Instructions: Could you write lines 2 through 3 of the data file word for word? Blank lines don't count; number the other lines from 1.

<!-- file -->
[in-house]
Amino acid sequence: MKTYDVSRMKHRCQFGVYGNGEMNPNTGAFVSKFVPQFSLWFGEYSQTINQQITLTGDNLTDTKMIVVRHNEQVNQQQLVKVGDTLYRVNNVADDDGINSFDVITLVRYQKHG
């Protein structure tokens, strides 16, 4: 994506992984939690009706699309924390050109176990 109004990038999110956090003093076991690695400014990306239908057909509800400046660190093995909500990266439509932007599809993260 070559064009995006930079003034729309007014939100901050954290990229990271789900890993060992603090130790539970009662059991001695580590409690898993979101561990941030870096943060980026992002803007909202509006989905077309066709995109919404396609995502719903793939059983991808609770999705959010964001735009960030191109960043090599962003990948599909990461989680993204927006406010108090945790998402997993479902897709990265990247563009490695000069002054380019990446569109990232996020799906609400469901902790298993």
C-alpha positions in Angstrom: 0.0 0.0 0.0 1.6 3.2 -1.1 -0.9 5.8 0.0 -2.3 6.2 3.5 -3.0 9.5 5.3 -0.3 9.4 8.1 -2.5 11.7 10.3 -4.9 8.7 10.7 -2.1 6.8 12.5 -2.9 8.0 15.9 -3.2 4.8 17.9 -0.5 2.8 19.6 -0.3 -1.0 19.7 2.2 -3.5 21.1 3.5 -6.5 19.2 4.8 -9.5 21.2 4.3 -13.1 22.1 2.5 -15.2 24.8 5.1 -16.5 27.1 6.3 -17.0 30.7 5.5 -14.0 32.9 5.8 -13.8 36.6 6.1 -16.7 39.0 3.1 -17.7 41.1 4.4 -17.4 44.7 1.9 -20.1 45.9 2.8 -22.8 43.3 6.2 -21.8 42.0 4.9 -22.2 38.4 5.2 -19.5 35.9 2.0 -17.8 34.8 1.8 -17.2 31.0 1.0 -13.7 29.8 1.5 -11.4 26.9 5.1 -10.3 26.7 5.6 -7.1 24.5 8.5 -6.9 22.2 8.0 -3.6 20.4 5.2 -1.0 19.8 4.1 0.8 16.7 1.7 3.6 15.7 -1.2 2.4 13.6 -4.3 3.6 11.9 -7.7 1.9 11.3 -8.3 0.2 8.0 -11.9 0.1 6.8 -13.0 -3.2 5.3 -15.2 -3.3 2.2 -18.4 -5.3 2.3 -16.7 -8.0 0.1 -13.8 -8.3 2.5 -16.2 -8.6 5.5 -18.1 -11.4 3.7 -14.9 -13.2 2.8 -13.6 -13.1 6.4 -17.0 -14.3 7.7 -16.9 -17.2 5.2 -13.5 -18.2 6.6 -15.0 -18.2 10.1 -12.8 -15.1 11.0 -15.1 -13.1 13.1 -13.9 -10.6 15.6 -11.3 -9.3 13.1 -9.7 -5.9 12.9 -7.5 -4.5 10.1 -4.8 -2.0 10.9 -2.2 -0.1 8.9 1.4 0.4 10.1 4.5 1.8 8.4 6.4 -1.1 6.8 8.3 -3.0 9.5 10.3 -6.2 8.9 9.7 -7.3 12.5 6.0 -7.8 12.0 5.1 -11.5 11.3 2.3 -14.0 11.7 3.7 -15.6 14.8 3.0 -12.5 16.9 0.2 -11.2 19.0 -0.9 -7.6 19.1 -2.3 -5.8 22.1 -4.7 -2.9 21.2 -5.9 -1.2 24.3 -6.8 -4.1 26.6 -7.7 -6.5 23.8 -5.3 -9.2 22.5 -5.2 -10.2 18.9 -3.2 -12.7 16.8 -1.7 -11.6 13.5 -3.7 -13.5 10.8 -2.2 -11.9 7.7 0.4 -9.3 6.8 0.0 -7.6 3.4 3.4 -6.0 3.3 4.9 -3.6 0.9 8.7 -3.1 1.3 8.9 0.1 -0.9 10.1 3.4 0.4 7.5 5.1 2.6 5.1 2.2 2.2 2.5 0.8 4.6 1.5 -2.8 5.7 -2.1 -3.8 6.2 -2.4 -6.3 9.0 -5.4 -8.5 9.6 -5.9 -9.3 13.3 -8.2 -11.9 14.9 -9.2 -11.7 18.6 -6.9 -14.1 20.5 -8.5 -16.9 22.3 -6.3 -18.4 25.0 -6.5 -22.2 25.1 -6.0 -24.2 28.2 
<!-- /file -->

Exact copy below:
Amino acid sequence: MKTYDVSRMKHRCQFGVYGNGEMNPNTGAFVSKFVPQFSLWFGEYSQTINQQITLTGDNLTDTKMIVVRHNEQVNQQQLVKVGDTLYRVNNVADDDGINSFDVITLVRYQKHG
């Protein structure tokens, strides 16, 4: 994506992984939690009706699309924390050109176990 109004990038999110956090003093076991690695400014990306239908057909509800400046660190093995909500990266439509932007599809993260 070559064009995006930079003034729309007014939100901050954290990229990271789900890993060992603090130790539970009662059991001695580590409690898993979101561990941030870096943060980026992002803007909202509006989905077309066709995109919404396609995502719903793939059983991808609770999705959010964001735009960030191109960043090599962003990948599909990461989680993204927006406010108090945790998402997993479902897709990265990247563009490695000069002054380019990446569109990232996020799906609400469901902790298993």